Boston. For most people (at least those familiar with U.S. history) the name conjures up thoughts of a famous harbor tea party in years gone past, a brave and daring fellow named Paul Revere or a battle during the Revolutionary War on a hill called Bunker.
If you're a foodie type of person, perhaps you think about the classic American picnic/potluck fare that goes so well with hamburgers and/or hot dogs; those yummy slow-baked beans all souped up with molasses, brown sugar, ketchup and bacon. Did you know that Boston is actually nicknamed "Bean Town"?
Yes, Boston is famous for all of these things and more, but for me, there's something else, something wonderful, that comes to mind; a bakery. A bakery? Yes, a bakery with racks piled high with European style baguettes, flaky croissants, pecan studded sticky buns and myriads of other delectable sweet treats (including, of course, Boston Cream Pie). A bakery with cozy tables where fabulous sandwiches, unique soups and fresh, seasonal salads are served all day long. A bakery quite famous and beloved by many, the Flour Bakery & Café. Ever heard of it?
Flour Bakery was started by Joanne Chang-Myers, a Harvard graduate who left the business world to pursue a culinary career. After stints in several famous New York restaurants, Joanne opened the first Flour Bakery & Cafe in 2000. It was so popular that there are now four of her delightful establishments scattered throughout the city. I've never had the pleasure of visiting Boston or any of the Flour Bakery/Cafés, but I've heard tales of deliciousness and rave reviews that have spread far and wide.
I recently came across Joanne's wonderful sounding banana bread recipe and tucked it away in the culinary files of my brain. When I noticed a large bunch of suddenly over-ripe bananas in my fruit bowl last weekend, it seemed to be destiny that the two should be merged. If I couldn't go to Boston and visit Flour Café, perhaps making something of theirs at this Café would be the next best thing.
I adapted the recipe just a bit adding toasted pecans instead of walnuts. Just for fun, I also made a small batch of caramel icing which was drizzled over the loaves while still warm. The bread on it's own is FABULOUS and with the caramel drizzle, well, let's just say it's perfect not only for breakfast or brunch, but as a delicious dessert, served warm with a scoop of vanilla ice cream too.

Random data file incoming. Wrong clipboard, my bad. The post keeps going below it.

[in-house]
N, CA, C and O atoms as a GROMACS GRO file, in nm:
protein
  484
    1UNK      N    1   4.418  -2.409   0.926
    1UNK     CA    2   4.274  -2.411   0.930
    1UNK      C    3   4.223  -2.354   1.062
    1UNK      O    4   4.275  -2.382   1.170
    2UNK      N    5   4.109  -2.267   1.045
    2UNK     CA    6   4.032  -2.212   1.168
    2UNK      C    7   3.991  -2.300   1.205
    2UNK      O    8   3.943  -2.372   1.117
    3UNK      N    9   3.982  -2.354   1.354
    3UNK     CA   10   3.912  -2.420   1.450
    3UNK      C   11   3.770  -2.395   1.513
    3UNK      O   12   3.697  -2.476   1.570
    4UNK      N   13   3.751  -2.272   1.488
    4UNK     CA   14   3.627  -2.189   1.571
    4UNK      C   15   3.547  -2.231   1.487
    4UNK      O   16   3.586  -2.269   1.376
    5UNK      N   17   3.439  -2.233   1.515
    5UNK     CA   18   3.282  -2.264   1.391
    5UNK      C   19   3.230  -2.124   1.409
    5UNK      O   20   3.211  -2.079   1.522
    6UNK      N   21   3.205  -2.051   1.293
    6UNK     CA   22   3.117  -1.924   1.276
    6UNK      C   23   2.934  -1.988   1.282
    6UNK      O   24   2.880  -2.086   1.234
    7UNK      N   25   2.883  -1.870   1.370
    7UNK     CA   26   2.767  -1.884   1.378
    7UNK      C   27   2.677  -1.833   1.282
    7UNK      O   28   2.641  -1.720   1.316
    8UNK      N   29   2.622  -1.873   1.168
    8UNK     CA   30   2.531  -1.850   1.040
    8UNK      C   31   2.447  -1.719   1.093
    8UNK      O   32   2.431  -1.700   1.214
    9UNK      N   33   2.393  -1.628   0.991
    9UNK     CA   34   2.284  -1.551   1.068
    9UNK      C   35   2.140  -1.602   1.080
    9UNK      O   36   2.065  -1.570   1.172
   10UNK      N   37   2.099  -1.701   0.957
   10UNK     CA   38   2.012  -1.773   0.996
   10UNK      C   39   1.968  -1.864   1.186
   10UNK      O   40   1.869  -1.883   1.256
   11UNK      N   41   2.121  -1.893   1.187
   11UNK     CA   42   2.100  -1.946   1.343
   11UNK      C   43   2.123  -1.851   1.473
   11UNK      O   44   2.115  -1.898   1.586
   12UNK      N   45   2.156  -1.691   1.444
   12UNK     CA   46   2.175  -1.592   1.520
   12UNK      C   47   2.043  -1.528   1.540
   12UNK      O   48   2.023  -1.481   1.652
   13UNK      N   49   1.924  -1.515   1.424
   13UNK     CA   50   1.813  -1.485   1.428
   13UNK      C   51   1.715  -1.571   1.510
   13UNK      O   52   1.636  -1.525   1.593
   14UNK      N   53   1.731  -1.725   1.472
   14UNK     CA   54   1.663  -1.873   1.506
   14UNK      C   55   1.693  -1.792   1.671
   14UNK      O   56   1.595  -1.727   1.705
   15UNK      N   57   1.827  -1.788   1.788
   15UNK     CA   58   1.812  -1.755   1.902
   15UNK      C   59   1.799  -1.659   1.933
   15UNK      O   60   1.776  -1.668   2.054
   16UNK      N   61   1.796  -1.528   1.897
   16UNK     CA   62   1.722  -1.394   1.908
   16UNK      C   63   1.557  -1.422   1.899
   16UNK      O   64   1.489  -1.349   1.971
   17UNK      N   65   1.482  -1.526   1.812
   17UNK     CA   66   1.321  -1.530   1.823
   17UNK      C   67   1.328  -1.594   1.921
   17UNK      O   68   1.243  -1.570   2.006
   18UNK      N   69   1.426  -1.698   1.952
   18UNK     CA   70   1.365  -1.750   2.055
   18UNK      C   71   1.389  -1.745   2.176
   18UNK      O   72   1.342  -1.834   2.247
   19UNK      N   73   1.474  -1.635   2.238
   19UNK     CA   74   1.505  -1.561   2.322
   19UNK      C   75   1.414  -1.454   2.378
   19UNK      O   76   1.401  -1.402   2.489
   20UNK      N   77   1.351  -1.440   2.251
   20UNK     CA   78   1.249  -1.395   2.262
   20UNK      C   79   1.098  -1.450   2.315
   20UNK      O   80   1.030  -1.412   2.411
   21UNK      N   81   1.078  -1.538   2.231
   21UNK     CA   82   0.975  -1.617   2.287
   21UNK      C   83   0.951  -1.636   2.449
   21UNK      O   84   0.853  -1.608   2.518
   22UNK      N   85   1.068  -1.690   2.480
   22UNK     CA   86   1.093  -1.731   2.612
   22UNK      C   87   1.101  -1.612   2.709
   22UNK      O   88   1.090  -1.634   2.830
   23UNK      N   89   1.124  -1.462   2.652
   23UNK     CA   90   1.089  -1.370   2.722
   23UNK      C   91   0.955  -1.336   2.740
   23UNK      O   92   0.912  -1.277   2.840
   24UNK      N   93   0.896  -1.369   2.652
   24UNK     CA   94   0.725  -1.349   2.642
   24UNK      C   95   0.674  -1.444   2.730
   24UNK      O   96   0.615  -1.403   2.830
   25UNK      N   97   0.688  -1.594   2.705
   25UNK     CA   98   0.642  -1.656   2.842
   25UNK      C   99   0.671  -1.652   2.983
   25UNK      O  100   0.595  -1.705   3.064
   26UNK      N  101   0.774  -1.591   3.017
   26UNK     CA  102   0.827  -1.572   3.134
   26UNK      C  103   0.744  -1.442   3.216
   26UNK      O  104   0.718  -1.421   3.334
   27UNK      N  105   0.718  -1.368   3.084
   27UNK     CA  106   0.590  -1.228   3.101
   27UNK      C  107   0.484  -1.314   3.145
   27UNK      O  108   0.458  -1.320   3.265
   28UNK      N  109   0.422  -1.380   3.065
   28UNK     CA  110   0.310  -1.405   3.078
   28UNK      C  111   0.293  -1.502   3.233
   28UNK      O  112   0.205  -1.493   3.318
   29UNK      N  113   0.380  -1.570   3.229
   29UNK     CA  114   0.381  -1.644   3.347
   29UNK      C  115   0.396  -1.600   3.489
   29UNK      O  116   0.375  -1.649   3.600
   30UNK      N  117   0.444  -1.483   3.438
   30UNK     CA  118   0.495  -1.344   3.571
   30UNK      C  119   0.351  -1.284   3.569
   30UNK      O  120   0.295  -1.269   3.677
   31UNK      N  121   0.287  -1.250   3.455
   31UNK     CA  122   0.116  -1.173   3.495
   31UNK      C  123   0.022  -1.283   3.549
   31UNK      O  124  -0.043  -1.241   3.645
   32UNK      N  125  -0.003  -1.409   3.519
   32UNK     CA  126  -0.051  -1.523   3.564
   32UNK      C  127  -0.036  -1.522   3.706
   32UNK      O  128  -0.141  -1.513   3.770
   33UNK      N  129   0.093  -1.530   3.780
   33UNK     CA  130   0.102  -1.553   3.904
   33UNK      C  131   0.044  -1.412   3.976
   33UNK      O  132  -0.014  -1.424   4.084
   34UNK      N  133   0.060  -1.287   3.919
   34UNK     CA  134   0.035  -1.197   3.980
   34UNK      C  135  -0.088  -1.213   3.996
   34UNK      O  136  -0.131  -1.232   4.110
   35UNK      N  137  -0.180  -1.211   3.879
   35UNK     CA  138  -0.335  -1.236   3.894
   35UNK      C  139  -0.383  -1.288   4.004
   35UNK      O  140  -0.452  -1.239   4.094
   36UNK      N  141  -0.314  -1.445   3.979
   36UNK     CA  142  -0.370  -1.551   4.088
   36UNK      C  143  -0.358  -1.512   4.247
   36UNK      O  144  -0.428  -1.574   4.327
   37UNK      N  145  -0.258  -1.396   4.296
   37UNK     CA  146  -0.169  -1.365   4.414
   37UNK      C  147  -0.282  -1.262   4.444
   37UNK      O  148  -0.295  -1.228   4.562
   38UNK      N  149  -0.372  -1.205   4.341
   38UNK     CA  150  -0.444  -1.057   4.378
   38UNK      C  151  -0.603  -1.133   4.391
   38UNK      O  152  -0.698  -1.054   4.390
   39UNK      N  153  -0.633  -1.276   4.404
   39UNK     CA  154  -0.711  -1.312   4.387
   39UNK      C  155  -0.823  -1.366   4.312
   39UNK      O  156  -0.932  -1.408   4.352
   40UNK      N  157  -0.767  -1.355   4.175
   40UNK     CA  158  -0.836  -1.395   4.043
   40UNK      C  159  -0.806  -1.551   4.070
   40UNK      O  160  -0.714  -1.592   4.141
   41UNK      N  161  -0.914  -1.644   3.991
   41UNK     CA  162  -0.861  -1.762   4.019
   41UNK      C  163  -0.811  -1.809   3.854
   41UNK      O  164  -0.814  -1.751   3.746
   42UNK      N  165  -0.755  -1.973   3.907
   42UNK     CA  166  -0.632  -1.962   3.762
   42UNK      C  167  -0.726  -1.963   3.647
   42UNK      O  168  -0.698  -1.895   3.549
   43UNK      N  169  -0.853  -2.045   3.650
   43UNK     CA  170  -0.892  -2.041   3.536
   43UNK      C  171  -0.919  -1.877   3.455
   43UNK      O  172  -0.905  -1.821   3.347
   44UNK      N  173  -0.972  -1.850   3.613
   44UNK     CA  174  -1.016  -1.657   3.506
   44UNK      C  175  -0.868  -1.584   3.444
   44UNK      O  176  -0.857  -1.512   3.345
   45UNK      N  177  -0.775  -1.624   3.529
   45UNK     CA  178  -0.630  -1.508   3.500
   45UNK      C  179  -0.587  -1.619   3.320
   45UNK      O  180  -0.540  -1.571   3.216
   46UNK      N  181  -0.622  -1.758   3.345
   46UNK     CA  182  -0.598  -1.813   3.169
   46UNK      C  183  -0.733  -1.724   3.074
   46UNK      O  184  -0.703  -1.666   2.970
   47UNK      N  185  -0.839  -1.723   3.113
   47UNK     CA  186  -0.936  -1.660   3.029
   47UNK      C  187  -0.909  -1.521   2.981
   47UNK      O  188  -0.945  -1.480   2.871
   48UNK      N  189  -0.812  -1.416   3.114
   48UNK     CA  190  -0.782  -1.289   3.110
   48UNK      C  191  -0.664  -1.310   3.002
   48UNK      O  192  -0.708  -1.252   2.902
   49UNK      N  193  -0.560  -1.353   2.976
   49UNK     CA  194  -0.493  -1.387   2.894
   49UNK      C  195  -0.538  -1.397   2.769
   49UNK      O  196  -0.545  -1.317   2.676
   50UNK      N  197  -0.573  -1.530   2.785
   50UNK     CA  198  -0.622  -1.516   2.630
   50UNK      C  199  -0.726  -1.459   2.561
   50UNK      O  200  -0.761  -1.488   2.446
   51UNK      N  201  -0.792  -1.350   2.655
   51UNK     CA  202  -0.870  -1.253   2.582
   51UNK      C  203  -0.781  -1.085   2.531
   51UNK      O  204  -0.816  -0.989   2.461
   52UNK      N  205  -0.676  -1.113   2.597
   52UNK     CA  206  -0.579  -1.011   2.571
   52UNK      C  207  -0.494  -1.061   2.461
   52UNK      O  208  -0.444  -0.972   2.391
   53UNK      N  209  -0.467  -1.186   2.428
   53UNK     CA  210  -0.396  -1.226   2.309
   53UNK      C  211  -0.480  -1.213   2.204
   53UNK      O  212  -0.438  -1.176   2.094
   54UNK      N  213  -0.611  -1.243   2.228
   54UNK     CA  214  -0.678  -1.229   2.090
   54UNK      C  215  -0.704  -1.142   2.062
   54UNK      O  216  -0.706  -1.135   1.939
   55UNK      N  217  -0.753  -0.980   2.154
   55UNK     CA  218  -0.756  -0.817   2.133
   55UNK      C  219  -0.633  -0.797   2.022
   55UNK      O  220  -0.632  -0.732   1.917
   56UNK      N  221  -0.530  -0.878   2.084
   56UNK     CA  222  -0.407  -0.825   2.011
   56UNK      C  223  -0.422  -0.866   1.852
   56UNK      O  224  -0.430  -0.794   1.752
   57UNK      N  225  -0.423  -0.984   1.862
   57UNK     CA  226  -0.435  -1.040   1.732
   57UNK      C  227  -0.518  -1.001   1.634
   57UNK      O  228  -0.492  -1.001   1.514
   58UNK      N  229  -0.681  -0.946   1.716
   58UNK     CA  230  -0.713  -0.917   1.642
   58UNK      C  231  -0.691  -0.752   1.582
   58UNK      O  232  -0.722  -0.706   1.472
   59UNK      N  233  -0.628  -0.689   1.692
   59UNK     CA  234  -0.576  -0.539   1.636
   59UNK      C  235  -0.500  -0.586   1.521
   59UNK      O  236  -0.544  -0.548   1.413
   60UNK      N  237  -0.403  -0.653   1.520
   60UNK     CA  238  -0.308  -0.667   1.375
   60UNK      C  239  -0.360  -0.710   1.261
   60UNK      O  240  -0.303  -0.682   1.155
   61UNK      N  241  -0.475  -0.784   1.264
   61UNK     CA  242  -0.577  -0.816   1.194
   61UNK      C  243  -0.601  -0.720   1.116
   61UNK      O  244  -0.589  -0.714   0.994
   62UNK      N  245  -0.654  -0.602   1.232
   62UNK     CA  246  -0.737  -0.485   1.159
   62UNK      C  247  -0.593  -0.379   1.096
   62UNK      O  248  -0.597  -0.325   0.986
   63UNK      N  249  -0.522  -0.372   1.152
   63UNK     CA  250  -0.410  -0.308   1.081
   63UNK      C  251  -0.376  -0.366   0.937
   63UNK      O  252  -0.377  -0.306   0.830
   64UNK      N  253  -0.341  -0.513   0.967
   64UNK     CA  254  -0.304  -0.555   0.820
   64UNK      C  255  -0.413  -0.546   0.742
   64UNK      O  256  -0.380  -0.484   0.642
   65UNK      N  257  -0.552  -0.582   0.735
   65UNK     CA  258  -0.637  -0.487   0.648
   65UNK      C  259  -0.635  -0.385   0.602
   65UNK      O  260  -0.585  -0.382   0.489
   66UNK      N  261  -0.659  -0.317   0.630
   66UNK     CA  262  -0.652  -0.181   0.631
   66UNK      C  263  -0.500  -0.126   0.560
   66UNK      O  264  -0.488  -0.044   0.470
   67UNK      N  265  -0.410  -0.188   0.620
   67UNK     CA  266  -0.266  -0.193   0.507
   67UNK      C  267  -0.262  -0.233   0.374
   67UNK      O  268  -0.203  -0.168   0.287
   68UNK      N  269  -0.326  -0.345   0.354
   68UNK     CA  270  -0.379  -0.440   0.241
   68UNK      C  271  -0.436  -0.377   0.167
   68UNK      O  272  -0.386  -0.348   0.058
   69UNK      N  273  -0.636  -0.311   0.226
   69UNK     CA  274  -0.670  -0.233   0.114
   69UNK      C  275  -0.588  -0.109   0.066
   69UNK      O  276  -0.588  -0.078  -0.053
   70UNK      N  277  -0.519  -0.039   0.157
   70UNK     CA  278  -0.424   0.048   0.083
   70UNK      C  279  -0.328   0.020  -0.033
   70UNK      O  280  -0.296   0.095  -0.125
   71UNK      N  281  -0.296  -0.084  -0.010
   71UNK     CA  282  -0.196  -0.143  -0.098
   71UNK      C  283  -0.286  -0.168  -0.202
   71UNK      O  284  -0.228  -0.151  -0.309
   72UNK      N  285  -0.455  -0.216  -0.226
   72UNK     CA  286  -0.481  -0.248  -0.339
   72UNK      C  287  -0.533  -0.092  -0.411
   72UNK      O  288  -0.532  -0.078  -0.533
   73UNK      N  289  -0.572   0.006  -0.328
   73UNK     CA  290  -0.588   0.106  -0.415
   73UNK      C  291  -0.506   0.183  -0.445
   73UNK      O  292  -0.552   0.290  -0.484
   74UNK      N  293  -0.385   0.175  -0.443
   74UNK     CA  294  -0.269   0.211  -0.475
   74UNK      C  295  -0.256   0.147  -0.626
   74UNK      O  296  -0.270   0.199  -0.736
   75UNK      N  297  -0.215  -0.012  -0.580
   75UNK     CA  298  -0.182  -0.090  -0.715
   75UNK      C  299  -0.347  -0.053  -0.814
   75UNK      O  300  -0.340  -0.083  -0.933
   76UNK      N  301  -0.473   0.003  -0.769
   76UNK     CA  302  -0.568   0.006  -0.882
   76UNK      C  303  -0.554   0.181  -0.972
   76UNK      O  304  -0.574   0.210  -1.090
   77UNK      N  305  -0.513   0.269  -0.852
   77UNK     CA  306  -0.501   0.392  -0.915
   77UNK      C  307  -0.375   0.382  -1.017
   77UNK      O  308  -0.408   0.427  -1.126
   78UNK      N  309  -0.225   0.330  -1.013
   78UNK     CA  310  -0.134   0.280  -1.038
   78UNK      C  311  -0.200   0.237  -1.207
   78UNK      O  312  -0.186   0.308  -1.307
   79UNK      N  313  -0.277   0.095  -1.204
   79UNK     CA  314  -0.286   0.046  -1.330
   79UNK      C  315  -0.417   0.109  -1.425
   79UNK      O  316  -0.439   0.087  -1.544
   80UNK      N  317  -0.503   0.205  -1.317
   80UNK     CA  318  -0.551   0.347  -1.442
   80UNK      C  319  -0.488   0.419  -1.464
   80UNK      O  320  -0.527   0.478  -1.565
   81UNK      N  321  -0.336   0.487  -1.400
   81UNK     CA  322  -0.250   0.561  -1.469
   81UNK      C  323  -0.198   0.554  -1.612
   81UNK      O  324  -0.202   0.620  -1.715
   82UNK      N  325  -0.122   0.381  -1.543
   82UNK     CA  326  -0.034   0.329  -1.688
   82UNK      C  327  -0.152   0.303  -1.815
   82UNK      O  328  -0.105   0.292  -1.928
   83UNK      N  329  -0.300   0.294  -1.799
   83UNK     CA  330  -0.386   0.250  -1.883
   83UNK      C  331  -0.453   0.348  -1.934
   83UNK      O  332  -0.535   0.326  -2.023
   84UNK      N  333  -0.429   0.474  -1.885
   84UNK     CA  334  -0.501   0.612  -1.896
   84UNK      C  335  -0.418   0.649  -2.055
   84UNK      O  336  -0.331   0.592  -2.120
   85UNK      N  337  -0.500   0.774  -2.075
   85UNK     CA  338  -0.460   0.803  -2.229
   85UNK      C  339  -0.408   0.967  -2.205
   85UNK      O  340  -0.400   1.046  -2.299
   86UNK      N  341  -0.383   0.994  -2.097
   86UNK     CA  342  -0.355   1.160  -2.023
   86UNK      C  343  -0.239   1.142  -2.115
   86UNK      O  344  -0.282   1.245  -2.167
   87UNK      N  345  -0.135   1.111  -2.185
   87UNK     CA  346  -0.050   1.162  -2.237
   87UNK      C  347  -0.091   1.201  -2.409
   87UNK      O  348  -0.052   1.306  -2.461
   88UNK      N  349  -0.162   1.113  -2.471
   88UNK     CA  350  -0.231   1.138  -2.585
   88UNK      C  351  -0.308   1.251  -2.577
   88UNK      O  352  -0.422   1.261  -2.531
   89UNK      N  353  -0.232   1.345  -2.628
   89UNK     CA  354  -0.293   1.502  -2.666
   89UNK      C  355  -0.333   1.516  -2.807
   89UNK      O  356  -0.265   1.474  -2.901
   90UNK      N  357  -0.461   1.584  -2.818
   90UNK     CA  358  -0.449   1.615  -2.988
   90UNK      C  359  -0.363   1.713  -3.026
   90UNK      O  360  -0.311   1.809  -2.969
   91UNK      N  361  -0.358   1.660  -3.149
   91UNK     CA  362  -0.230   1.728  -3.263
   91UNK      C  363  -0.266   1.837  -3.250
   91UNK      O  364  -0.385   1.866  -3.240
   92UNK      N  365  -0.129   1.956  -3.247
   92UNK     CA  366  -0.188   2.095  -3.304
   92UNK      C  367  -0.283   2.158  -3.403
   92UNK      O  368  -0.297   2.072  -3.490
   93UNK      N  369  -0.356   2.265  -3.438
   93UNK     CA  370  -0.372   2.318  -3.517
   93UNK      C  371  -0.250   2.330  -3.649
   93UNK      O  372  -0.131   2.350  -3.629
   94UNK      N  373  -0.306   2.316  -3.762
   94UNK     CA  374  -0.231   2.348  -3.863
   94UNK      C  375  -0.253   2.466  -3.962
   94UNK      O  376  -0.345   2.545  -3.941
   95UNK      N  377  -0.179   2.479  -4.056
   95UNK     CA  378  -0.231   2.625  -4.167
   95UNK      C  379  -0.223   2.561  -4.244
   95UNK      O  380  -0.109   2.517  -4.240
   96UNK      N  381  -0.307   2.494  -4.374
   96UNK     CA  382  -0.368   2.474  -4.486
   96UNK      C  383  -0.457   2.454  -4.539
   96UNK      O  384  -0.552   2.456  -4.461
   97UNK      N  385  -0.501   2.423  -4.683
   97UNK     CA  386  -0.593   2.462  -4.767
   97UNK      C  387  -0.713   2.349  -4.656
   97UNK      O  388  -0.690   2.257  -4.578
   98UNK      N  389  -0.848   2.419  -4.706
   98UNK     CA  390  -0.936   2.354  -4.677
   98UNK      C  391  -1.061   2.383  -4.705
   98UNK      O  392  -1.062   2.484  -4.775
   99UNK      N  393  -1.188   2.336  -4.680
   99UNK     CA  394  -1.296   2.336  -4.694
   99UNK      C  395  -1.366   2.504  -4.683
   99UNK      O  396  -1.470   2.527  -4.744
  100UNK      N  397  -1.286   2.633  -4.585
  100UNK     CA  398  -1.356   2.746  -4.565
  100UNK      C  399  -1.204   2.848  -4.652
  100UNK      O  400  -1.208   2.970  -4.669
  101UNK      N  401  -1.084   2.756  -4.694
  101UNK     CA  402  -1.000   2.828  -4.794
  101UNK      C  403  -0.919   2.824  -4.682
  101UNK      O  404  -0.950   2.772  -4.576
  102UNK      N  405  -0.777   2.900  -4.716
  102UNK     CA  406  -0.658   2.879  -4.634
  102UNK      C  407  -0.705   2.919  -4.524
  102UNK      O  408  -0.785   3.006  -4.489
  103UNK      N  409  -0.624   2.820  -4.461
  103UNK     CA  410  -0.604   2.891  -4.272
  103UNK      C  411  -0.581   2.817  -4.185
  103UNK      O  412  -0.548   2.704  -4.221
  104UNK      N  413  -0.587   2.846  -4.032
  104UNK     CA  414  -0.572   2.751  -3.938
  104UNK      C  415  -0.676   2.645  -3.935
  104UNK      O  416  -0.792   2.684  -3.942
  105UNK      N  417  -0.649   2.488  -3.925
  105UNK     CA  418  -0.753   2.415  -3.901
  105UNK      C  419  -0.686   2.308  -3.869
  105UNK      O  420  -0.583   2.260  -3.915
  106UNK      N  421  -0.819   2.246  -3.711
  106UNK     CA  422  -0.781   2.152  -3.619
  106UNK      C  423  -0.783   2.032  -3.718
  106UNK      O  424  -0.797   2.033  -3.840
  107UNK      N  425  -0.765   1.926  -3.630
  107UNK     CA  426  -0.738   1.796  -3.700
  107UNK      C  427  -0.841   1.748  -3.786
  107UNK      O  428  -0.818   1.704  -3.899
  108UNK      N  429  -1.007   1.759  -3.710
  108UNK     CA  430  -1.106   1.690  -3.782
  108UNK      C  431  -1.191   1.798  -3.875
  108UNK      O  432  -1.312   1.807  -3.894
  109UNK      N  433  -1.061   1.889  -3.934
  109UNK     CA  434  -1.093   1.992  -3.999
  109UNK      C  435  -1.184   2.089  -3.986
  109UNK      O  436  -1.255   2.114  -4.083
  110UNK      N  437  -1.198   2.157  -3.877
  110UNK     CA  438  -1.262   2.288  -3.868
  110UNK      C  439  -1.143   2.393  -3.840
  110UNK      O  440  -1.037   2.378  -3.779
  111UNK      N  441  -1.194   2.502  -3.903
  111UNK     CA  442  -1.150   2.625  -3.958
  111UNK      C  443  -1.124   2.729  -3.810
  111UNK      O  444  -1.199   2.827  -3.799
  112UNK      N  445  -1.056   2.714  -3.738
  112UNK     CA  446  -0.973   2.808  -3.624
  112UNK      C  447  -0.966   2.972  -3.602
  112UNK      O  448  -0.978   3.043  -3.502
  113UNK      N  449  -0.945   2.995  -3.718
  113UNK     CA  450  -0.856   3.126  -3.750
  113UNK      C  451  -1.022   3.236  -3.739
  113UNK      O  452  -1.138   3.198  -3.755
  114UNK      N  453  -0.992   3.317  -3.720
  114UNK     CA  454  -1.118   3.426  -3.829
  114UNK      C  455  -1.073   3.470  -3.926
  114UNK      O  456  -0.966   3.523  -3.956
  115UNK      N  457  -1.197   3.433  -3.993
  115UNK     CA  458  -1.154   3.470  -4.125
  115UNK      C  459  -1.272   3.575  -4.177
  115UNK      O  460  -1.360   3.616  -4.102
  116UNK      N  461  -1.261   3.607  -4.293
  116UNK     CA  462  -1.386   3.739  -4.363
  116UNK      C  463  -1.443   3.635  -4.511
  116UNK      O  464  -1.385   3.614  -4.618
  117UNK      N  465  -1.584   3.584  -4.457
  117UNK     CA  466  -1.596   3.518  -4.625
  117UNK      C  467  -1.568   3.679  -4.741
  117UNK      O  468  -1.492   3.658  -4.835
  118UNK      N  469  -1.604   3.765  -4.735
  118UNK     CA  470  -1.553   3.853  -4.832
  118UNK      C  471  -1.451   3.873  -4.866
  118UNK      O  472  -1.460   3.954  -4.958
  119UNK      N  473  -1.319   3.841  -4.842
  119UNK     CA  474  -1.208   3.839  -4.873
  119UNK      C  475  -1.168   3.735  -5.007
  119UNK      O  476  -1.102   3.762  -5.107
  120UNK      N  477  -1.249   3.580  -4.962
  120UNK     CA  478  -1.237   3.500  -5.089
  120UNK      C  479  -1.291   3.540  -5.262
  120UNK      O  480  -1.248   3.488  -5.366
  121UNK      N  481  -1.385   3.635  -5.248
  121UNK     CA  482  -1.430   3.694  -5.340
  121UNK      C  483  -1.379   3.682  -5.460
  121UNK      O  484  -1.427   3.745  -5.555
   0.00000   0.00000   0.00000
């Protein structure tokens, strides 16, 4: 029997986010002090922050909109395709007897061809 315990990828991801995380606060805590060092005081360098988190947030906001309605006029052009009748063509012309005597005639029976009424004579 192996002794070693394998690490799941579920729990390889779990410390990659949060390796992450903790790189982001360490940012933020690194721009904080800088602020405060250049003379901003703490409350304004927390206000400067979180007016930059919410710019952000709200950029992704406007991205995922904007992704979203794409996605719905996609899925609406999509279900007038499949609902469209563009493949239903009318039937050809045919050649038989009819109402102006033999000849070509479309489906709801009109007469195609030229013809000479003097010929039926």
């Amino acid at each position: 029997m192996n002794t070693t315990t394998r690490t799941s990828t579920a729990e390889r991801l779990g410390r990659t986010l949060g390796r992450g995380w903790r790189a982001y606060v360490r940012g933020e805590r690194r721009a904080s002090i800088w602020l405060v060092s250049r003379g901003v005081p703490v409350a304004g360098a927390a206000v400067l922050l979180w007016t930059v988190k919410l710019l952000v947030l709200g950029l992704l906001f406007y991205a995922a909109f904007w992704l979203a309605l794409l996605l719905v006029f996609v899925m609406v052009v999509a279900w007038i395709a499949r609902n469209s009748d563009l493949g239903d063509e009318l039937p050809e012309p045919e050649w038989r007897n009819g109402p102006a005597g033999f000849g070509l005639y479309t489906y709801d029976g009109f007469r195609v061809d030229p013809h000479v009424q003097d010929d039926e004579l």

So now you know. Next time you meet someone from Boston, ask them about Flour Bakery & Café. I have a feeling you might see a smile spread across their face and hear a tale of epicurean delight shared. In the meantime, if you find yourself with a bunch of bananas flecked with those golden brown sugar spots ................. you know just what to do, right?
- For the banana bread:
- 3¼ cups all-purpose flour
- 2 teaspoons baking soda
- ½ teaspoon cinnamon
- ½ teaspoon salt
- 4 large eggs at room temperature for 30 minutes
- 2⅓ cups sugar
- 1 cup vegetable oil
- 3 cups coarsely mashed very ripe bananas 6 large
- ¼ cup Greek yogurt
- 2 teaspoons vanilla
- 1⅓ cups pecans chopped and toasted
- For the drizzle:
- 2 tablespoons butter
- ¼ cup brown sugar
- 2-3 tablespoons milk start with 2
- 1 cup powdered sugar
Preheat oven to 350°F. Spray two (9 by 5 by 3-inch) loafpans with baking spray, (not cooking spray) or butter the pans, then dust with flour, knocking out excess.
Sift together 3¼ cups flour, baking soda, cinnamon, and salt into a bowl.
Beat together eggs and sugar in bowl of electric mixer at medium-high speed until very thick and pale and mixture forms a ribbon when beater is lifted, about 10 minutes. Reduce speed to low and add oil in a slow stream, mixing well, then mix in bananas, Greek yogurt, and vanilla. Remove bowl from mixer and fold in flour mixture and toasted pecans gently, but thoroughly.
Divide batter between loaf pans, spreading evenly, and bake in center of oven until golden brown and a wooden pick or skewer comes out clean, 1 to 1¼ hours. Be careful not to under bake or loaves will be doughy in the center.
Cool loaves in pans on a rack 10 minutes, then turn out onto rack. Turn loaves right side up and allow to cool for another 10 minutes then drizzle in a back and forth motion with caramel icing. allow to cool completely before slicing.
For the drizzle, combine butter, brown sugar and milk in a medium-size microwave safe bowl. Cook on high for one minute, stirring after 30 seconds. Remove from microwave, add powdered sugar and stir until smooth.
Add vanilla and stir until combined. If icing is too thick to drizzle add a bit of milk. If too thin add a little more powdered sugar.
~ If drizzle is omitted, banana bread keeps, wrapped well in plastic wrap, at room temperature 2 days or frozen for, 1 month. If you've added frosting, cover loosely when storing.
~ This recipe makes 2 large loaves. Cut recipe in half if you want just one loaf or several smaller loaves.